Data theft incidents dominated the information security scene in 2006 and only increased in 2007. If the trend continues, 2008 should prove to be the worst year yet.
While organisations looking to thwart data theft have spent thousands, if not millions, of pounds implementing the best perimeter security technologies, these efforts have seemingly had little effect; massive breaches of confidential information continue unabated, despite dire consequences for enterprises and their customers. This has driven security professionals toward new tools that can lessen their chances of becoming the next top news story.
Over the past couple of years, vendors like McAfee Inc., Trend Micro Inc. and Symantec Corp. have been among the many information security vendors aggressively pitching a product set that promises to help. This product category, called data loss prevention, or DLP, is drawing so much attention that some antimalware and antispam vendors have even modified their primary focus in order to enter the DLP market. For example, Clearswift Ltd.'s primary focus a few years back was antispam tools. Although the content security vendor's product line continues to include antispam technology, Clearswift now focuses on creating better network-based data loss prevention products.
Let's look at the key differentiating features of DLP technology as vendors strive to help customers guard data in a way that past security products have not.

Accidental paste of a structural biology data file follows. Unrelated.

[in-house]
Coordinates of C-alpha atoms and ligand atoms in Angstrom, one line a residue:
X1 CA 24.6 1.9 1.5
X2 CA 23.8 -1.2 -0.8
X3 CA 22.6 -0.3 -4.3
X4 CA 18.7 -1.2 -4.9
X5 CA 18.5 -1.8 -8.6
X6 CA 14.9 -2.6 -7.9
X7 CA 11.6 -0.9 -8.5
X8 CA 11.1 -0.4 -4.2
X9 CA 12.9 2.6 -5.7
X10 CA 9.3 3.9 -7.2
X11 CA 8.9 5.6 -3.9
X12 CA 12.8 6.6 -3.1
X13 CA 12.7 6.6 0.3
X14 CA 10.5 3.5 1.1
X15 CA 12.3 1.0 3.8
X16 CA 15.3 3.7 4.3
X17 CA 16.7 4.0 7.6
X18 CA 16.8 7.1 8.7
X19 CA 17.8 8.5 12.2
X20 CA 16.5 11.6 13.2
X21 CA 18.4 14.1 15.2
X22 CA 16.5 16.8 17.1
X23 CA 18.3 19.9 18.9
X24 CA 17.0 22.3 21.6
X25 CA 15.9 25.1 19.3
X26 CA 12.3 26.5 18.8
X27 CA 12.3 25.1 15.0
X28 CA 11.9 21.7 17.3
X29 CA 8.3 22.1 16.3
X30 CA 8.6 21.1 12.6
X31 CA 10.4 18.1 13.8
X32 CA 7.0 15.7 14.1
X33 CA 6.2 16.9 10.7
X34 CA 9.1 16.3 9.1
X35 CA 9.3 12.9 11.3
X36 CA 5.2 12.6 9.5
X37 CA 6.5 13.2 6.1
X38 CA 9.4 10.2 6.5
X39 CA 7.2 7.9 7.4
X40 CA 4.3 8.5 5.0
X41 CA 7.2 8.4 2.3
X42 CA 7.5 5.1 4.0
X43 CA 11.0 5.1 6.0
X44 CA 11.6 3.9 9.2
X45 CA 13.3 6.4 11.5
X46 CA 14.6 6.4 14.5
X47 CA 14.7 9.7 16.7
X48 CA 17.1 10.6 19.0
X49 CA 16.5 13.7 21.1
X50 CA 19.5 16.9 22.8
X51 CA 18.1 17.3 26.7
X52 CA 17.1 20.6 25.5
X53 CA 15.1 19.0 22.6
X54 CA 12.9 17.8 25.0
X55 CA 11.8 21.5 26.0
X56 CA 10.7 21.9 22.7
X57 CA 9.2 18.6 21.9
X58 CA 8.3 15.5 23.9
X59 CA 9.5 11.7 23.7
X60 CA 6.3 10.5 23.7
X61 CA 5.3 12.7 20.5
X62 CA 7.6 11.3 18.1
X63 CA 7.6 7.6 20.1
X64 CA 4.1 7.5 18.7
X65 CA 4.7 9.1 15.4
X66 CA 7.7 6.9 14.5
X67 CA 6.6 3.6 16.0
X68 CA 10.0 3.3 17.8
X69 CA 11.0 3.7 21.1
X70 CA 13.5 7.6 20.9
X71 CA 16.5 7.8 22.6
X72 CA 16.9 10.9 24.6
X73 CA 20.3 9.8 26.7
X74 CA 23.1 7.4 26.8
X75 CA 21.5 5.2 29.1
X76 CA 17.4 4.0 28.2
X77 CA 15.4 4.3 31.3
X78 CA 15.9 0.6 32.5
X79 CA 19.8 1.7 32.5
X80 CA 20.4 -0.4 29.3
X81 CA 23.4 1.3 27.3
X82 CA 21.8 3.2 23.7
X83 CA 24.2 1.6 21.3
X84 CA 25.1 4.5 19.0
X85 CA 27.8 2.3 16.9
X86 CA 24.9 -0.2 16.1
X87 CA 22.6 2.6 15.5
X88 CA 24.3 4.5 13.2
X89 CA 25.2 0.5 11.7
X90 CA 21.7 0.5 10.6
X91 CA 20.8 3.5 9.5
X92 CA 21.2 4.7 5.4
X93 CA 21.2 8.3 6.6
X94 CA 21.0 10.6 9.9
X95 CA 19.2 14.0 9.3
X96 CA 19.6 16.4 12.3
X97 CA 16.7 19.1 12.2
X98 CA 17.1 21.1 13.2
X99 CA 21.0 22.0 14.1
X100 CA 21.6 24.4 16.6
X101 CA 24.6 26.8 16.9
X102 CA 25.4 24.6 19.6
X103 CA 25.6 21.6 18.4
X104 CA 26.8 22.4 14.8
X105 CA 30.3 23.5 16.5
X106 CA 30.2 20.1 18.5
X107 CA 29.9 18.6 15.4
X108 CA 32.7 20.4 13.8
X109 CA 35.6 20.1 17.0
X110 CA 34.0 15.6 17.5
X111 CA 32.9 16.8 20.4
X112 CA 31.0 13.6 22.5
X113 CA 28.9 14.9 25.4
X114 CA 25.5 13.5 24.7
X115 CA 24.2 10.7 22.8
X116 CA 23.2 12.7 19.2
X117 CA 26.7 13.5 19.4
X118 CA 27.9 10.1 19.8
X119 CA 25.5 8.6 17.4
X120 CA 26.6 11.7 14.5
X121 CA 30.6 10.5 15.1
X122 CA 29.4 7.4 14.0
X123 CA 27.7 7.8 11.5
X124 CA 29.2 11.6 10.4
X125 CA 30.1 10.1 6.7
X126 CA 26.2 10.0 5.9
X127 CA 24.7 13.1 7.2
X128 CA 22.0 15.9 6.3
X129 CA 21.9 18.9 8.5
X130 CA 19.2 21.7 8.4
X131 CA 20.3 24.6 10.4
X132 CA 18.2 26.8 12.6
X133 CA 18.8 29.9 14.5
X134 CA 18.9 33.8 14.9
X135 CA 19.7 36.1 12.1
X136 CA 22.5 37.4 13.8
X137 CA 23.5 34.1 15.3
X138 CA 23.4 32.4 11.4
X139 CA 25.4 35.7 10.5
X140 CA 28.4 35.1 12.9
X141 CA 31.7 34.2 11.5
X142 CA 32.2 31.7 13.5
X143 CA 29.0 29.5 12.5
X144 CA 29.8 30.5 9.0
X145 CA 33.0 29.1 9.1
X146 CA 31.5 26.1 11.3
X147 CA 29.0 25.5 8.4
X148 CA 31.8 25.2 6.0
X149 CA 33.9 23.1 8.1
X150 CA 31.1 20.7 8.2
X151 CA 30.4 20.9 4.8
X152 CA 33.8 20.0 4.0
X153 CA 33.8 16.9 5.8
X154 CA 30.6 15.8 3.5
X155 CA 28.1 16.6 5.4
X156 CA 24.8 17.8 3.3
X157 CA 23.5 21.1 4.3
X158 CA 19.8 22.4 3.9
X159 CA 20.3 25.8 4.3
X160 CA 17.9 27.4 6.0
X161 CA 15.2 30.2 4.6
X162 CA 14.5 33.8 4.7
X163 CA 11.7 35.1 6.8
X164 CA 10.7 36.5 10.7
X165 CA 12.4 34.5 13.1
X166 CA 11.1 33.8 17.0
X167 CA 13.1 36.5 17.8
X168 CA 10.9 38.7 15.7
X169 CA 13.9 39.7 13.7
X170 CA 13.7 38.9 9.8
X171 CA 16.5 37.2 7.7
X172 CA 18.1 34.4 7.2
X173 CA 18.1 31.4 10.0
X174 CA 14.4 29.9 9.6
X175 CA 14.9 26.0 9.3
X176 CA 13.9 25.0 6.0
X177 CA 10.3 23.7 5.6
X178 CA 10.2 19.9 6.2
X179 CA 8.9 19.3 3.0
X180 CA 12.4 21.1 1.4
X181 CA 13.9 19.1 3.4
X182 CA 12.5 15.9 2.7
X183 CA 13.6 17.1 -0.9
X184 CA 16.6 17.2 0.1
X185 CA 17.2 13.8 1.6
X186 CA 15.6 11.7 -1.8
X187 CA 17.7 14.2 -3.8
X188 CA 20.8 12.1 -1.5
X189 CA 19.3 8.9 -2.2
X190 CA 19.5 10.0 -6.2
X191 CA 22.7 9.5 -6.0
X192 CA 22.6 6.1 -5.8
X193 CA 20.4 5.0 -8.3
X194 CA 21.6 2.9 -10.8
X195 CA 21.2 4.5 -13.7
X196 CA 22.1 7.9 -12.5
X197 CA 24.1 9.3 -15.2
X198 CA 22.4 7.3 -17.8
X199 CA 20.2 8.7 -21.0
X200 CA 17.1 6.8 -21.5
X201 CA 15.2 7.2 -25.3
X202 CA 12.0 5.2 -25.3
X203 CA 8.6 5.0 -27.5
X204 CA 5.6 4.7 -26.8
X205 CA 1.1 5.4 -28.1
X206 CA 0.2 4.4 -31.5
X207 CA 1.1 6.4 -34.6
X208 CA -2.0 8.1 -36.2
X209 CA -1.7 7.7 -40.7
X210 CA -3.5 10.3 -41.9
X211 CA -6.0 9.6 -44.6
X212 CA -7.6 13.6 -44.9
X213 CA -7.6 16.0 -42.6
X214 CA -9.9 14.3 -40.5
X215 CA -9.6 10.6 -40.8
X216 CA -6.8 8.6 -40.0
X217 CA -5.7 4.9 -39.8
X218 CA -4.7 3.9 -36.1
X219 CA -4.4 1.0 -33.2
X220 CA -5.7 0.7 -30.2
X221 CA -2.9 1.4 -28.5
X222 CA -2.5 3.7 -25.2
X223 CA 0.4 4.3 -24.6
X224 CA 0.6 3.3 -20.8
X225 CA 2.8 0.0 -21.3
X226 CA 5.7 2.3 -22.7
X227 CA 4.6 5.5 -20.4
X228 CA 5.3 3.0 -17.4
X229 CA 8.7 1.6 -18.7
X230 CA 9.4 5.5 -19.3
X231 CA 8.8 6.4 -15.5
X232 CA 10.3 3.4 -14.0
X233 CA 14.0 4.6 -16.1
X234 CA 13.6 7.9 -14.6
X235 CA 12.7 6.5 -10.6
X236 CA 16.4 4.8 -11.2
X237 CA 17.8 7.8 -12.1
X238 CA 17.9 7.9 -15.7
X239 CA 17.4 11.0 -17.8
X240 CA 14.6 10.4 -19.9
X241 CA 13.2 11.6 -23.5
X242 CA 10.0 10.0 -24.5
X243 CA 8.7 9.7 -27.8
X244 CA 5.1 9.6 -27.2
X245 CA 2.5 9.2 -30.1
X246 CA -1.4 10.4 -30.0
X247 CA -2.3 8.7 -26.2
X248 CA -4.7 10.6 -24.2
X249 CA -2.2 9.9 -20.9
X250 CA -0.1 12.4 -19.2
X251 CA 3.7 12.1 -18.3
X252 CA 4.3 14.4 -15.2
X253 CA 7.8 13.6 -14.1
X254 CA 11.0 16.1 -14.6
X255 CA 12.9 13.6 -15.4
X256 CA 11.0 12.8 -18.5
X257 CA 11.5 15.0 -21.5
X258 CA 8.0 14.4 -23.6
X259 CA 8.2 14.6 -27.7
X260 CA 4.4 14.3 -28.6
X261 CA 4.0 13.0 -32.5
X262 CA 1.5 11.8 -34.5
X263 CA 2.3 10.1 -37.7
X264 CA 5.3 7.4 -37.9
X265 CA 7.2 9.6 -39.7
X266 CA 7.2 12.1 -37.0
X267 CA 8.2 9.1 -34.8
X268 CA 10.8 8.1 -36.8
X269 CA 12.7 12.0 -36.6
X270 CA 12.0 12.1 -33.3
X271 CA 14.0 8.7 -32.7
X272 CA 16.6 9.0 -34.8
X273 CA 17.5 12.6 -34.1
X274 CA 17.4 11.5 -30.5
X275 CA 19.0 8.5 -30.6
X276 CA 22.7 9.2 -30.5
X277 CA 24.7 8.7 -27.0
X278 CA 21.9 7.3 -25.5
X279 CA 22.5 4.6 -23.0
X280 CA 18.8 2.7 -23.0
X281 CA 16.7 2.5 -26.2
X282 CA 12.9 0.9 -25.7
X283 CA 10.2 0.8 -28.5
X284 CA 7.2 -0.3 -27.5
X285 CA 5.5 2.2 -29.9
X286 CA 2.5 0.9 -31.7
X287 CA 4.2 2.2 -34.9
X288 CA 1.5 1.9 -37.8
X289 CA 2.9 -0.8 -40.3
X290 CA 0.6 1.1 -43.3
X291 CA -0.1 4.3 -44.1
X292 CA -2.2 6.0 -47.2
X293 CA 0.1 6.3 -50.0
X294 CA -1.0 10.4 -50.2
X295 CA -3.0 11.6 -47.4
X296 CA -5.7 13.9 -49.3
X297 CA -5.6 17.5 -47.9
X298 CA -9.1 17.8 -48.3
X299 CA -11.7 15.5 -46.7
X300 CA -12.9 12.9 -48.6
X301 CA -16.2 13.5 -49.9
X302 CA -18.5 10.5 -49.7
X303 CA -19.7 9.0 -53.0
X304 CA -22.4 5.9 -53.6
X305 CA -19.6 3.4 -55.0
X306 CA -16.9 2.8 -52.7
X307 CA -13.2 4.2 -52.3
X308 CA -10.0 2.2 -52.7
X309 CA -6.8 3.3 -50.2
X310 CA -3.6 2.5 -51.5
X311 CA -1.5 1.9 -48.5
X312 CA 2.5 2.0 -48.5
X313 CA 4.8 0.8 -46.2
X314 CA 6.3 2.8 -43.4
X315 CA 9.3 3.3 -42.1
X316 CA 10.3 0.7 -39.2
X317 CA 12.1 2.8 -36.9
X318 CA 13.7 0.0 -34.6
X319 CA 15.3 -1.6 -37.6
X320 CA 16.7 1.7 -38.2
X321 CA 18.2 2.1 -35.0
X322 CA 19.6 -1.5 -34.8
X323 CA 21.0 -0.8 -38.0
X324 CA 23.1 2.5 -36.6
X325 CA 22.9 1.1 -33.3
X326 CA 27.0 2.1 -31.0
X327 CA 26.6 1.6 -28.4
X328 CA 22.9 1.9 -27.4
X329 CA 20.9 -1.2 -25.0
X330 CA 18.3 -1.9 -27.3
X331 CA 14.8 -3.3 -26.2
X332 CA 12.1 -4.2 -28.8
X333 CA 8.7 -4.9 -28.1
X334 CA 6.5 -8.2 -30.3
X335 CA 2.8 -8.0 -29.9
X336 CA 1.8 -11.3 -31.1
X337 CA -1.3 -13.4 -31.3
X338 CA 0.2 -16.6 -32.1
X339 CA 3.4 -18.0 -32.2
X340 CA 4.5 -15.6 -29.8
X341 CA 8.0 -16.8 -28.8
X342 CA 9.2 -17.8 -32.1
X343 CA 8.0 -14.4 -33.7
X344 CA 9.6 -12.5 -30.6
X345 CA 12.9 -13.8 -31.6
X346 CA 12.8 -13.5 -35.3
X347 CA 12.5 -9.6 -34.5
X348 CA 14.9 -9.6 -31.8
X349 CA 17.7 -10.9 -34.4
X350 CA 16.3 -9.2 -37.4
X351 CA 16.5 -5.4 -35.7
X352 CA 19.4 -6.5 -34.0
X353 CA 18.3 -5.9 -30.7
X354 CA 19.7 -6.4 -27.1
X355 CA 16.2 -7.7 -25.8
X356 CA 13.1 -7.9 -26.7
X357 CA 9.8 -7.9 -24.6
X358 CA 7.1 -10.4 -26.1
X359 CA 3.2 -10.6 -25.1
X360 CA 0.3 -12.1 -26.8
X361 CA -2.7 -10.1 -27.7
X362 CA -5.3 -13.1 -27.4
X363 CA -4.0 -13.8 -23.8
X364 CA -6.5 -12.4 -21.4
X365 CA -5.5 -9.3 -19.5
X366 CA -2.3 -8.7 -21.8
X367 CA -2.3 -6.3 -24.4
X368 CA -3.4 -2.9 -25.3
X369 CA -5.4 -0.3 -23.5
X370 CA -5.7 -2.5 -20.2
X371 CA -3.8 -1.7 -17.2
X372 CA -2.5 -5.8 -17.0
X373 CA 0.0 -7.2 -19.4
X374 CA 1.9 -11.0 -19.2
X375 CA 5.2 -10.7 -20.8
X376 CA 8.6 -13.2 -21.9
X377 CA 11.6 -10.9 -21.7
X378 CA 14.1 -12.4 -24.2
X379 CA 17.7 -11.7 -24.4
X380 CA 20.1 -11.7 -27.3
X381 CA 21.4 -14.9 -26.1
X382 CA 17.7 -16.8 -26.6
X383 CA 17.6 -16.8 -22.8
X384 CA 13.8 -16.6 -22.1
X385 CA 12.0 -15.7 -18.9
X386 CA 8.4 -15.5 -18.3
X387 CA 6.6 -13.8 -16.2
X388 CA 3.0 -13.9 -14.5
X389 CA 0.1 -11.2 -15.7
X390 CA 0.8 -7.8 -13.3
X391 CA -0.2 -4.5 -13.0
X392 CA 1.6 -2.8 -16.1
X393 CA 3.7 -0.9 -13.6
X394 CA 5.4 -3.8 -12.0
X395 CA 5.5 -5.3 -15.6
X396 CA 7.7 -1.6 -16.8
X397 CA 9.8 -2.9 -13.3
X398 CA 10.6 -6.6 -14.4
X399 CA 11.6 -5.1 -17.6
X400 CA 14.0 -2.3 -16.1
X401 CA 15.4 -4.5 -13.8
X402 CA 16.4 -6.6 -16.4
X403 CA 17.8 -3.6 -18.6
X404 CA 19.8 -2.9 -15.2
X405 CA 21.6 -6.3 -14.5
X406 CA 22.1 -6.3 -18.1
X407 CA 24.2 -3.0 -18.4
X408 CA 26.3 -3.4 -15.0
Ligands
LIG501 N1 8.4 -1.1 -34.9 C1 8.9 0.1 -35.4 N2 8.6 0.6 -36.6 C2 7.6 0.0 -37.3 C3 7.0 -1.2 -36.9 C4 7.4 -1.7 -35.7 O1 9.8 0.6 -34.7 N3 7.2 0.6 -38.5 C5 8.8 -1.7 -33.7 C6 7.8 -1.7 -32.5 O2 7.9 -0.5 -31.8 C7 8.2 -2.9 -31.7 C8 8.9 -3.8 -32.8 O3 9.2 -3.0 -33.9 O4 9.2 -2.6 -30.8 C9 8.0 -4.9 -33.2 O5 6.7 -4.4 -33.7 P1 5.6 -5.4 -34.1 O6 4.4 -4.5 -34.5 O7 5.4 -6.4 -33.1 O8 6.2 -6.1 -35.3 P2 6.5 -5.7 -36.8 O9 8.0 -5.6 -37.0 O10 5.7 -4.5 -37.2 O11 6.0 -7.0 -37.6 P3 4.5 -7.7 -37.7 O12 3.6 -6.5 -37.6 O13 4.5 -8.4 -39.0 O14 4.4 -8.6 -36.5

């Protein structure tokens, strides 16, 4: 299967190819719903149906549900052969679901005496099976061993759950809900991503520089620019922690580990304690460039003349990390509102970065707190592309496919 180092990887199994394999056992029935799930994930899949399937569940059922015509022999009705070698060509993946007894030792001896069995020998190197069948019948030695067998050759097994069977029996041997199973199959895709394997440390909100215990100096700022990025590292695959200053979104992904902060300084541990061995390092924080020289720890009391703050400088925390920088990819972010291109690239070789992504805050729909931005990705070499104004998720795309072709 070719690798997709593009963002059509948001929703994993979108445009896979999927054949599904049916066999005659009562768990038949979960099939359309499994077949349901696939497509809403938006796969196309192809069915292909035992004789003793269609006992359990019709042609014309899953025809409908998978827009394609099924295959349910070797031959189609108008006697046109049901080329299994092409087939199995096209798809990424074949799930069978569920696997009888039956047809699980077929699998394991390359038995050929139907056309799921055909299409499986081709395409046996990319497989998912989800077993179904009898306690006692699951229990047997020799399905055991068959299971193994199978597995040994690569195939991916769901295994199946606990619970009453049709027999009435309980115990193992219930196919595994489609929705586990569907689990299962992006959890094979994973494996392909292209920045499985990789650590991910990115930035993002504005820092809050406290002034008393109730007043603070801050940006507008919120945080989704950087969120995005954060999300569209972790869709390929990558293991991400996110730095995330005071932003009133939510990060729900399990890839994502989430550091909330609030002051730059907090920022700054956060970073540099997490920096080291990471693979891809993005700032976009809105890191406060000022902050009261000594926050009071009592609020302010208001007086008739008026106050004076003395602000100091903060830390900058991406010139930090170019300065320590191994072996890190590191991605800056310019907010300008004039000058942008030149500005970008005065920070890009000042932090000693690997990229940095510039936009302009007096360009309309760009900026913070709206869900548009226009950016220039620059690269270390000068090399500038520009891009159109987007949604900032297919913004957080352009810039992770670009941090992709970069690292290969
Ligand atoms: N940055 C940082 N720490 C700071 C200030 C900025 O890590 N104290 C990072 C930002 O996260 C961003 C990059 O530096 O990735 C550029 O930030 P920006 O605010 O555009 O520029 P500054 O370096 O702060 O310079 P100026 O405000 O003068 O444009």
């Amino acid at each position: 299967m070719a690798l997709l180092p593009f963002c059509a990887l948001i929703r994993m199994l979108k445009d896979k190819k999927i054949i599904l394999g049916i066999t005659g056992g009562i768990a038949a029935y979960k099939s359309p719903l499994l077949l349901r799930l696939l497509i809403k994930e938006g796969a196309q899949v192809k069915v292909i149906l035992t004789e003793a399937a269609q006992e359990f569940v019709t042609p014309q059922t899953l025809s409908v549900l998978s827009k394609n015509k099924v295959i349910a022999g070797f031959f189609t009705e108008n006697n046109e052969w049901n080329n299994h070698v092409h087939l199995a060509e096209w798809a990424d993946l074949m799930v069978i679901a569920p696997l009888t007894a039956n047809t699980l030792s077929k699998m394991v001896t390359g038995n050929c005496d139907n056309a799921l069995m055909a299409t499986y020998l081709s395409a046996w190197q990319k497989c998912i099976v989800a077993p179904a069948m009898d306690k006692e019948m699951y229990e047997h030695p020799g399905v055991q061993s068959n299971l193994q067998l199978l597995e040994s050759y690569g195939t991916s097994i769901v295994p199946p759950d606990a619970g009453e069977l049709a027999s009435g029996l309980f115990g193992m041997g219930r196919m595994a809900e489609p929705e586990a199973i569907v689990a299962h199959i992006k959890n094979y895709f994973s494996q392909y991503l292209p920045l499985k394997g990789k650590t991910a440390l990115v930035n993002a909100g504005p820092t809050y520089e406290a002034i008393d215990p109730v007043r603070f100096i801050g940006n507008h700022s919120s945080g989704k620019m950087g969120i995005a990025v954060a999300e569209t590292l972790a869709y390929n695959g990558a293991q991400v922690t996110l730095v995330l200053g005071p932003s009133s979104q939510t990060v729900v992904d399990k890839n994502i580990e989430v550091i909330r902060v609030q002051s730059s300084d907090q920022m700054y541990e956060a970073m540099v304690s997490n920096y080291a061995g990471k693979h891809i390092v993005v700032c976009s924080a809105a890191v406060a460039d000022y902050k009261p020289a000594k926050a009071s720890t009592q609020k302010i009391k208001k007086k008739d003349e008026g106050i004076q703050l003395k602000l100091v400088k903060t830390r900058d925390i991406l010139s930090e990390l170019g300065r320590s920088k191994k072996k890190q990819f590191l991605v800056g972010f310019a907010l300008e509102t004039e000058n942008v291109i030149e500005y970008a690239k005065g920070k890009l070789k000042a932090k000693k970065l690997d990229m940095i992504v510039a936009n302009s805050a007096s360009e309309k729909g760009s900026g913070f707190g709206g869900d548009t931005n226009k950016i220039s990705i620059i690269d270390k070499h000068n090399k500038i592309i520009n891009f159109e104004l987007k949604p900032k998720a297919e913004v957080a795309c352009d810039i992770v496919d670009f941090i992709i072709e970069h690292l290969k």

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It is the responsibility of the organisation to ensure that the proper steps are taken to tag all confidential data. DLP products ensure that confidential and critical information is appropriately tagged so that employees cannot accidentally disclose it. Tagging is the process of classifying which data on a system is confidential, and marking it appropriately. Because of this labeling, an employee that accidentally or maliciously attempts to disclose confidential information may be denied. For example, a sensitive file that is tagged can be restricted from being sent via email and instant messaging programs.
Implementing a DLP product into a large corporate network is by no means a walk in the park. Most large organisations have hundreds of servers with thousands of directories and files stored on them. Having to sort through that much information and decide on what is to be tagged can be a daunting task for any organisation. However, tagged data will differ between organisations. The process is simply not a cookie-cutter implementation. For instance, some organisations will choose to tag company financials, trade secrets, etc., while others may not. For a successful DLP implementation, meetings with personnel from all levels of management need to be conducted so that data is properly classified. Such teamwork will ensure that the data tagging strategy is appropriate for the business as a whole.
Key features that should be tested in a DLP evaluation include the ability to block and monitor by system, as well as by user. It is also important to consider the use of host-based and network-based DLP products to ensure that data is protected by systems that are not running a DLP agent.
DLP technology will become the new firewall of the security industry. After all, it's implemented at the next logical layer; where the data is stored. However, before taking the plunge and purchasing DLP technology, it's always best to evaluate a number of vendor products to ensure that the technical ability of the product is not clouded by a fancy marketing campaign.
About the author Peter Giannoulis, GSEC, GCIH, GCIA, GCFA, GCFW, GREM, GSNA, CISSP, is an information security consultant in Toronto, Ontario. He currently maintains www.theacademy.ca, which provides organizations streaming video on how to configure and troubleshoot many of today's top security products. He also serves as a technical director for the GIAC family of certifications.
This was first published in February 2008